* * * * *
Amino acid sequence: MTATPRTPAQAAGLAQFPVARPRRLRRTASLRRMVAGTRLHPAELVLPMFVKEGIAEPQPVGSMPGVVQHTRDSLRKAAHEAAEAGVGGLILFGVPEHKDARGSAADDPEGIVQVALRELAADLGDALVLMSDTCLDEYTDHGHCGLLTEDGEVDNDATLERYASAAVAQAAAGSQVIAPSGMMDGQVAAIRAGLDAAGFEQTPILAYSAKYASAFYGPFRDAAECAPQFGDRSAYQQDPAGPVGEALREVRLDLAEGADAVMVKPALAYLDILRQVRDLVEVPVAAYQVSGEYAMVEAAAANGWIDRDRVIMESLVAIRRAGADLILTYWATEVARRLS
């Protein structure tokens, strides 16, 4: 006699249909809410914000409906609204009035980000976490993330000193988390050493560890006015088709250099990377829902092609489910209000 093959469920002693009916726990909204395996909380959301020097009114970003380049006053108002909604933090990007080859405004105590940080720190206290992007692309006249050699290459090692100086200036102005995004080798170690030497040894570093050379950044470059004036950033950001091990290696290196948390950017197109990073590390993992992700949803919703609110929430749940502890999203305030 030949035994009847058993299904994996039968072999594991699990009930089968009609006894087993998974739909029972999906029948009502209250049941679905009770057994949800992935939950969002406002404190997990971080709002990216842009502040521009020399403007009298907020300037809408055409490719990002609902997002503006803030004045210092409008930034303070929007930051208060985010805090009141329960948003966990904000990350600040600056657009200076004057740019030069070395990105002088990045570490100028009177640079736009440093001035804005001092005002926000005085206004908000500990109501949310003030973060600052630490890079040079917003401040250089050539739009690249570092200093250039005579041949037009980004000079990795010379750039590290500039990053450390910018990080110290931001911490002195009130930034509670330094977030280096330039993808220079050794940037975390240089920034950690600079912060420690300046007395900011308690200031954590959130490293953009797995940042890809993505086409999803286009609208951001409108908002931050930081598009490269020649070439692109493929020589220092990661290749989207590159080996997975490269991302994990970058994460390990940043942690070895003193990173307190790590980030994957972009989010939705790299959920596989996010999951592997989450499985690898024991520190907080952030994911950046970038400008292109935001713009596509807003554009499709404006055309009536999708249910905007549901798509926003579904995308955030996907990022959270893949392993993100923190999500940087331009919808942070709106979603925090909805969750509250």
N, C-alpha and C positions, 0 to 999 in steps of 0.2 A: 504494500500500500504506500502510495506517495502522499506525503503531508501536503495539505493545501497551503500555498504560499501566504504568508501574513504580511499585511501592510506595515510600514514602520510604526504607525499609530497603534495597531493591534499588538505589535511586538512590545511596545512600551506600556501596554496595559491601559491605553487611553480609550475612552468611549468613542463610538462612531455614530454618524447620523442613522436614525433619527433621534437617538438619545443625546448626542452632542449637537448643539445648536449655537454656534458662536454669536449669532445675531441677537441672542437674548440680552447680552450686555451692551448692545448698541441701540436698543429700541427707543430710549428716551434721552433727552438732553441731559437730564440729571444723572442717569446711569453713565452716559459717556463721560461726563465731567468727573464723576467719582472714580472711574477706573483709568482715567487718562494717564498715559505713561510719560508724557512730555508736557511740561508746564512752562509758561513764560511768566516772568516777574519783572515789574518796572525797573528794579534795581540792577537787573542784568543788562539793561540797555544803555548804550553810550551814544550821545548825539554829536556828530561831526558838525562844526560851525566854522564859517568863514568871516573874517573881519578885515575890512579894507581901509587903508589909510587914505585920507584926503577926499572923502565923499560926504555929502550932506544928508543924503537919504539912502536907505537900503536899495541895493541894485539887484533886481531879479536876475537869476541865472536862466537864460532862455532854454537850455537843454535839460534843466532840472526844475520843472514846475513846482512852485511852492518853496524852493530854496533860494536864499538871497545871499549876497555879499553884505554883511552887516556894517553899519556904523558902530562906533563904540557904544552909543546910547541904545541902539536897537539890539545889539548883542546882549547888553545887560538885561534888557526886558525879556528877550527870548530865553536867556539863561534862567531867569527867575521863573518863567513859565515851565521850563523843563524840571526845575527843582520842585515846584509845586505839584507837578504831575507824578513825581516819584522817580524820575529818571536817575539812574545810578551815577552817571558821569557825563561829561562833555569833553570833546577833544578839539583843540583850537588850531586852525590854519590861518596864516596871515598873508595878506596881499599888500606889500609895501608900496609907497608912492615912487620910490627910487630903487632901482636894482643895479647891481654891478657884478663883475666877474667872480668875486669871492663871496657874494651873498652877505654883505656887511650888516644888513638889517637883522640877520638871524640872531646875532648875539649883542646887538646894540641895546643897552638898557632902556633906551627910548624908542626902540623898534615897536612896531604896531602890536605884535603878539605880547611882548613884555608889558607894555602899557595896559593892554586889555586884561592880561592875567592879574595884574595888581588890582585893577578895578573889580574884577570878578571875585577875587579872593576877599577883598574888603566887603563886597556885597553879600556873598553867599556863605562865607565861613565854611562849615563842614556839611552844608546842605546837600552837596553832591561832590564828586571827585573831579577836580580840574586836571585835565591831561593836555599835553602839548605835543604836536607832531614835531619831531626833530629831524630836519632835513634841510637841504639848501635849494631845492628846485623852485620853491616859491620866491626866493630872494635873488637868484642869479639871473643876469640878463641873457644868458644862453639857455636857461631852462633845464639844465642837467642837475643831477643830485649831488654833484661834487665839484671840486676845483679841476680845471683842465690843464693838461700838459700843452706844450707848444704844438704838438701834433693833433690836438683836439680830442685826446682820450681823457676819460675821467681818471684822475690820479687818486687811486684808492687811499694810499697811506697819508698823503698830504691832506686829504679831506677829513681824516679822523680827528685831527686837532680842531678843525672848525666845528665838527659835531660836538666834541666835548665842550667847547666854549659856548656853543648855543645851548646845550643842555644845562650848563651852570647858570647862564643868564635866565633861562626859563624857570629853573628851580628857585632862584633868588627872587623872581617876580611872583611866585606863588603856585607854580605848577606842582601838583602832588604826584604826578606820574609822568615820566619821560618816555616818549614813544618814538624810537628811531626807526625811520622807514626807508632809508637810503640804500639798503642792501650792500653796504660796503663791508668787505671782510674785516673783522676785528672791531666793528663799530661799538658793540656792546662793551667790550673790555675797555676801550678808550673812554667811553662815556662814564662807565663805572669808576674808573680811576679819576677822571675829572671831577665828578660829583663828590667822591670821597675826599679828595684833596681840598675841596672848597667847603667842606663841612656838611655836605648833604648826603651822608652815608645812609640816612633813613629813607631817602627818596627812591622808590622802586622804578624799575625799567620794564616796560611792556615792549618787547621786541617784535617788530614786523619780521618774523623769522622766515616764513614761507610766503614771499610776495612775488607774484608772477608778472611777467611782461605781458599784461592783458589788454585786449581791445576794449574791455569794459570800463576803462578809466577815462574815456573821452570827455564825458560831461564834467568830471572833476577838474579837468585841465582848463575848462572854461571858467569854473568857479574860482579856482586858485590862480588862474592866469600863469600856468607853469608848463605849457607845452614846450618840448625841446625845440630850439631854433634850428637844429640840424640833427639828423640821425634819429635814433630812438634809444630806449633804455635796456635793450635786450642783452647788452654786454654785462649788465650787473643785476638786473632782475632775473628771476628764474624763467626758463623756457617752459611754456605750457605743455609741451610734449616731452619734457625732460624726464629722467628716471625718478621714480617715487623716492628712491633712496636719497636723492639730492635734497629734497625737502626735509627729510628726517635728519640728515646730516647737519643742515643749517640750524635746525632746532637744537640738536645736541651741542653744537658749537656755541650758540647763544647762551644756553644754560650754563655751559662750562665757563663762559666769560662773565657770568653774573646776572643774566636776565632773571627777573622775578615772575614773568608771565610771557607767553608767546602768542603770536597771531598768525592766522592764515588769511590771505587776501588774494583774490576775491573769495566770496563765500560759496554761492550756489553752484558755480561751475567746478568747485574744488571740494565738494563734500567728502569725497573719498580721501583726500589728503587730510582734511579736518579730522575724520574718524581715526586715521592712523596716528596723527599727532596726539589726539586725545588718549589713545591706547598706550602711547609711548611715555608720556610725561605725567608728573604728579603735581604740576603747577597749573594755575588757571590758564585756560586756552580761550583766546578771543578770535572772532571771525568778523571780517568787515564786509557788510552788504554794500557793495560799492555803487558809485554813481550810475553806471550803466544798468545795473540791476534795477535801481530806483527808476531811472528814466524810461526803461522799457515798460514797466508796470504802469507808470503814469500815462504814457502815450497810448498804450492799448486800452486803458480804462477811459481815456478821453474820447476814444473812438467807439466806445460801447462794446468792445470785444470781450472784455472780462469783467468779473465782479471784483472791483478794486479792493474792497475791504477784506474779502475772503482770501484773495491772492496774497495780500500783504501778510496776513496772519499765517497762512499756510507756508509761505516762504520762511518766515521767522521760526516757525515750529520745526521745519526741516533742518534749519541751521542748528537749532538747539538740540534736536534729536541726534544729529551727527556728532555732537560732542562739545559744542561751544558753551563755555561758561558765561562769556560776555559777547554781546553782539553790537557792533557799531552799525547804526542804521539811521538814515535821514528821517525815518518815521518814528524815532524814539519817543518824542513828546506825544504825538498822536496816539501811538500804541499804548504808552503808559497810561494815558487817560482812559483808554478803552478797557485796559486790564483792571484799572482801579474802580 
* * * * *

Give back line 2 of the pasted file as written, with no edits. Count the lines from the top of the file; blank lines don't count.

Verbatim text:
């Protein structure tokens, strides 16, 4: 006699249909809410914000409906609204009035980000976490993330000193988390050493560890006015088709250099990377829902092609489910209000 093959469920002693009916726990909204395996909380959301020097009114970003380049006053108002909604933090990007080859405004105590940080720190206290992007692309006249050699290459090692100086200036102005995004080798170690030497040894570093050379950044470059004036950033950001091990290696290196948390950017197109990073590390993992992700949803919703609110929430749940502890999203305030 030949035994009847058993299904994996039968072999594991699990009930089968009609006894087993998974739909029972999906029948009502209250049941679905009770057994949800992935939950969002406002404190997990971080709002990216842009502040521009020399403007009298907020300037809408055409490719990002609902997002503006803030004045210092409008930034303070929007930051208060985010805090009141329960948003966990904000990350600040600056657009200076004057740019030069070395990105002088990045570490100028009177640079736009440093001035804005001092005002926000005085206004908000500990109501949310003030973060600052630490890079040079917003401040250089050539739009690249570092200093250039005579041949037009980004000079990795010379750039590290500039990053450390910018990080110290931001911490002195009130930034509670330094977030280096330039993808220079050794940037975390240089920034950690600079912060420690300046007395900011308690200031954590959130490293953009797995940042890809993505086409999803286009609208951001409108908002931050930081598009490269020649070439692109493929020589220092990661290749989207590159080996997975490269991302994990970058994460390990940043942690070895003193990173307190790590980030994957972009989010939705790299959920596989996010999951592997989450499985690898024991520190907080952030994911950046970038400008292109935001713009596509807003554009499709404006055309009536999708249910905007549901798509926003579904995308955030996907990022959270893949392993993100923190999500940087331009919808942070709106979603925090909805969750509250």